The East Broad Top Railroad Machine Shop is one of those places that you enter and instantly go back in time. It looks as if the workers left yesterday even though yesterday was April 14th, 1956. With the railroad not operating, tours are rare, but if you have the chance to go, take advantage of the opportunity. You won’t regret it.
I made a quick trip to Atlanta last weekend for the American Association of Woodturners annual symposium. While I was there I managed to squeeze in some photography.
Above is a blue hour shot from Jackson Street Bridge which is the classic location for photos of the Atlanta skyline.
Below are two shots from The Varsity which happens to be another great location for photos of the Atlanta skyline. All of the red neon looks great at blue hour.
This past February I attended a photo charter at the Western Maryland Scenic Railroad hosted by Lerro Productions. The charter included a full day of photography on the railroad plus a night session at Cumberland Station. With 734 almost out of operating days before a required major rebuild, the charter sold out quickly as many photographers wanted to spend one more day with one of their favorite locomotives. As it turns out, due to a landslide on the line a couple of weeks after the charter, this would be the last time 734 ran all the way to Frostburg.
After lunch the clouds rolled in, so rather than shoot in poor lighting, a couple of us elected to head back to the caboose and ride with the brakeman for the rest of the afternoon. This turned into a portrait shoot since this particular crew member takes great pride in accurately dressing the part for these photo shoots.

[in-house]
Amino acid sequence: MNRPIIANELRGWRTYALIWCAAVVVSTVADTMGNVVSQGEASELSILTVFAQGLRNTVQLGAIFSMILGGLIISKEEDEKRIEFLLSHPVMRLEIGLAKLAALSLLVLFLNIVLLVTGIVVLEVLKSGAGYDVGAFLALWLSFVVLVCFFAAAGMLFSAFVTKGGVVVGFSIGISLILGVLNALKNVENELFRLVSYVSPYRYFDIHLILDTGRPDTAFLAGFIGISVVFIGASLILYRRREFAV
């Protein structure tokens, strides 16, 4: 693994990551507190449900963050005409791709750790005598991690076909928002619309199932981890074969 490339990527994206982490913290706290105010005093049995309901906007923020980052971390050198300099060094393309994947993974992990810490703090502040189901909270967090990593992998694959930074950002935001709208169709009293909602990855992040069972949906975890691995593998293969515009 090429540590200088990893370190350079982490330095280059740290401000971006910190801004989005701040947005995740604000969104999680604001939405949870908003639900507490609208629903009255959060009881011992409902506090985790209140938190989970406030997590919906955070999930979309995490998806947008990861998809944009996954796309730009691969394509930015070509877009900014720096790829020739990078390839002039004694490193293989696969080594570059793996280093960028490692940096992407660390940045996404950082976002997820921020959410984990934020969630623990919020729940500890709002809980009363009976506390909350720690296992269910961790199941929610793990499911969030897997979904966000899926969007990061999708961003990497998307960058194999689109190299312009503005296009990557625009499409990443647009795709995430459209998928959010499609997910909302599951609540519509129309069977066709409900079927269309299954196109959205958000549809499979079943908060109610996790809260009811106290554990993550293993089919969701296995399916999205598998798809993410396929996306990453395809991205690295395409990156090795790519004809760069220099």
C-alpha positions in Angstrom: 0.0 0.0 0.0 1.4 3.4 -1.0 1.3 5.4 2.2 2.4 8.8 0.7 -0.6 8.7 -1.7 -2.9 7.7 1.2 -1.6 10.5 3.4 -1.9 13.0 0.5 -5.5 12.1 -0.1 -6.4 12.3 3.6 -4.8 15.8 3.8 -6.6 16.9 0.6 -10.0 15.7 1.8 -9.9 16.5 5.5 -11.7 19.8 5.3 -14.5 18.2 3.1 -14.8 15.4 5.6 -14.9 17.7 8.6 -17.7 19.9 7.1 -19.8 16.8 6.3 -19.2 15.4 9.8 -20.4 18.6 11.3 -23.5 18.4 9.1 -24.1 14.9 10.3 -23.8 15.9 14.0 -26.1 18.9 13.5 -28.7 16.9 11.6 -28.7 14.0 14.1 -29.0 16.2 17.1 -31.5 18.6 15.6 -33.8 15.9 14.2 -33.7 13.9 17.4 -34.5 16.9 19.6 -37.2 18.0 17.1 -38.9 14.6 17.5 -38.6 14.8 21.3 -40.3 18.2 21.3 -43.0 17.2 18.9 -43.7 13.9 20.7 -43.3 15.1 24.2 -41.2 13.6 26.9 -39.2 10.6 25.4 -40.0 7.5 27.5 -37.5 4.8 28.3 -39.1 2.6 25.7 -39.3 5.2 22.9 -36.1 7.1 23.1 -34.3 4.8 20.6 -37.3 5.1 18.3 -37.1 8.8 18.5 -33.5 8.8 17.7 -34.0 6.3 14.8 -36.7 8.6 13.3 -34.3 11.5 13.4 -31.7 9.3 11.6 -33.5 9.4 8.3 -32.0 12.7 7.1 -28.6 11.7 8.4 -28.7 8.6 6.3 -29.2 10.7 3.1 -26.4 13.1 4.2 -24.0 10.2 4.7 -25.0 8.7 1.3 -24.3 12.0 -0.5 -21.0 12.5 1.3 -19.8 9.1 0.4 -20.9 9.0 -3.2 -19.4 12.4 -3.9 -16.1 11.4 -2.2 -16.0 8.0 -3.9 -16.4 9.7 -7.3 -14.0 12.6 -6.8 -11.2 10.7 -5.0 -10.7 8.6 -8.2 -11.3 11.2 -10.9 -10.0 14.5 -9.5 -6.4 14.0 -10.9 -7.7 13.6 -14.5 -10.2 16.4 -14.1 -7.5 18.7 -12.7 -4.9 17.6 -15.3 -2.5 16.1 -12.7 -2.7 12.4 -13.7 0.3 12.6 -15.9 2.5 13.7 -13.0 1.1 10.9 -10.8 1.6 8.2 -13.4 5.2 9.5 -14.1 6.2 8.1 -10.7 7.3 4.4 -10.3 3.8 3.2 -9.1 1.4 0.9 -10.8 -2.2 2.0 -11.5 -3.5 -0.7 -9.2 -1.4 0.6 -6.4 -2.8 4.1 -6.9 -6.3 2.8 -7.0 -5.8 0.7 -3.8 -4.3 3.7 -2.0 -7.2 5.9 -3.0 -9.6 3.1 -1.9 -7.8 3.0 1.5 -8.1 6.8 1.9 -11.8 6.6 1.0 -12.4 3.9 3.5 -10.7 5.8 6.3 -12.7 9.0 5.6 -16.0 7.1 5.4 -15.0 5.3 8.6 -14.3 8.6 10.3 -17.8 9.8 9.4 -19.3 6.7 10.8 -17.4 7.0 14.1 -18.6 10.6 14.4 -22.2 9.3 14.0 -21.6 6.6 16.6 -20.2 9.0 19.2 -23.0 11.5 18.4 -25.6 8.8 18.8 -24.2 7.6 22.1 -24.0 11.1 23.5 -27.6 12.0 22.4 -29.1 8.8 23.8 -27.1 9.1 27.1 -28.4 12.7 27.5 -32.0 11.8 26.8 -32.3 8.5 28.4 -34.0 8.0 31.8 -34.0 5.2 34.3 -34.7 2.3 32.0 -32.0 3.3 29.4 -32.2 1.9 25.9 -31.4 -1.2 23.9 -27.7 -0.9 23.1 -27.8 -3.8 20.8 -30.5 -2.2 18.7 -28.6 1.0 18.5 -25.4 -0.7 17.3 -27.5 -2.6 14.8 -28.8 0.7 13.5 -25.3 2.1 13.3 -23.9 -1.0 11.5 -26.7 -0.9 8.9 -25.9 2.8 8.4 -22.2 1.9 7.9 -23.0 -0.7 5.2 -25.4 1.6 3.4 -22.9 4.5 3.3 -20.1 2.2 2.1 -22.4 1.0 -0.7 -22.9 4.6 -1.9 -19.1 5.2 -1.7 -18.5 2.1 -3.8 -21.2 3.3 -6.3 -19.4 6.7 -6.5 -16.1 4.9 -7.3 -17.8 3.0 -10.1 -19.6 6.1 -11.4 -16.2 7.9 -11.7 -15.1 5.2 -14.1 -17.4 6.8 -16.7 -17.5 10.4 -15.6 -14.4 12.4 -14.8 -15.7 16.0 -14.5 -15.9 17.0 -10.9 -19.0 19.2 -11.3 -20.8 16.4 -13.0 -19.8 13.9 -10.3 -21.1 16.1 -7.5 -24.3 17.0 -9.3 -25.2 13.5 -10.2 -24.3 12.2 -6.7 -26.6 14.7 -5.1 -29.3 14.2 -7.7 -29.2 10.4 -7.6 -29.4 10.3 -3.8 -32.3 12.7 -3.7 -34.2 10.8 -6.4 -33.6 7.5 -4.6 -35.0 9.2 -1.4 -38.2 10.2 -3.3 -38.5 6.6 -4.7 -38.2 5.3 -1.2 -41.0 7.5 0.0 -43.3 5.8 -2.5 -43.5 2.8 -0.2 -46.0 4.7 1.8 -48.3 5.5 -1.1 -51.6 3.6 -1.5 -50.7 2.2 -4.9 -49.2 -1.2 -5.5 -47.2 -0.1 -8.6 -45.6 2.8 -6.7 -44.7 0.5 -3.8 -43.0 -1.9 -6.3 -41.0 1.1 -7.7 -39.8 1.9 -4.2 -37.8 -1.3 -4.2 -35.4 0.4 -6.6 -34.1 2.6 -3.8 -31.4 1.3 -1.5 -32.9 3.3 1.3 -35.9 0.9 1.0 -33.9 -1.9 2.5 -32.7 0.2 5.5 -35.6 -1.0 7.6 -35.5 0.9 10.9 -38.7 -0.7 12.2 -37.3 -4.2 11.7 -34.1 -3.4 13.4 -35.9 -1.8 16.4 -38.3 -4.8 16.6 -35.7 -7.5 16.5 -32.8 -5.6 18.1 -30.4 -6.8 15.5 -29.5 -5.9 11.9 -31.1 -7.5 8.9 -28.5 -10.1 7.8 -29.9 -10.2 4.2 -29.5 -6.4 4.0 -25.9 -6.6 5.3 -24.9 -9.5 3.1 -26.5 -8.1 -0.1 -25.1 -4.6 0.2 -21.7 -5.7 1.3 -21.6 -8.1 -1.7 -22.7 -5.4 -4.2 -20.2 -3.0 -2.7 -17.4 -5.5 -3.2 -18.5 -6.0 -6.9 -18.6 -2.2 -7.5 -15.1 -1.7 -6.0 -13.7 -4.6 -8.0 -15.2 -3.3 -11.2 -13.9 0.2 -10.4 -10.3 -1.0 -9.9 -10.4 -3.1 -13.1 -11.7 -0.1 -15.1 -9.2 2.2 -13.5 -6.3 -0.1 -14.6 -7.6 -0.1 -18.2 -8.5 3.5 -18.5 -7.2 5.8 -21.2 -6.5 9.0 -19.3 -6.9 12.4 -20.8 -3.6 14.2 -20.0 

Finally, 734 was parked in front Cumberland Station for one last night session before her rebuild. What made this on unusual is that she was turned facing East when most night sessions had her facing West to take advantage of the water spout at the other end of the station.
It will be a few years before 734 is running again since the railroad is focusing on restoring C&O 1309. Current reports indicate that the WMSR’s “new” steam locomotive will be running next year. As always in the world of steam preservation, “it’ll be done when it’s ready.”
It’s that time of year again! This weekend is Mid Atlantic Air Museum’s WWII Weekend. After only spending one day there last year, I’m looking forward to a full weekend this year.
Sadly, the P-47 Thunderbolt, Jacky’s Revenge, pictured above will not be in attendance this year. Last Friday, it suffered what is believed to be engine failure and was landed in the Hudson River. It’s pilot, Bill Gordon, drowned when the plane sank before he was able to get out of the harness. My condolences go out to the Gordon Family and to the folks at the American Airpower Museum.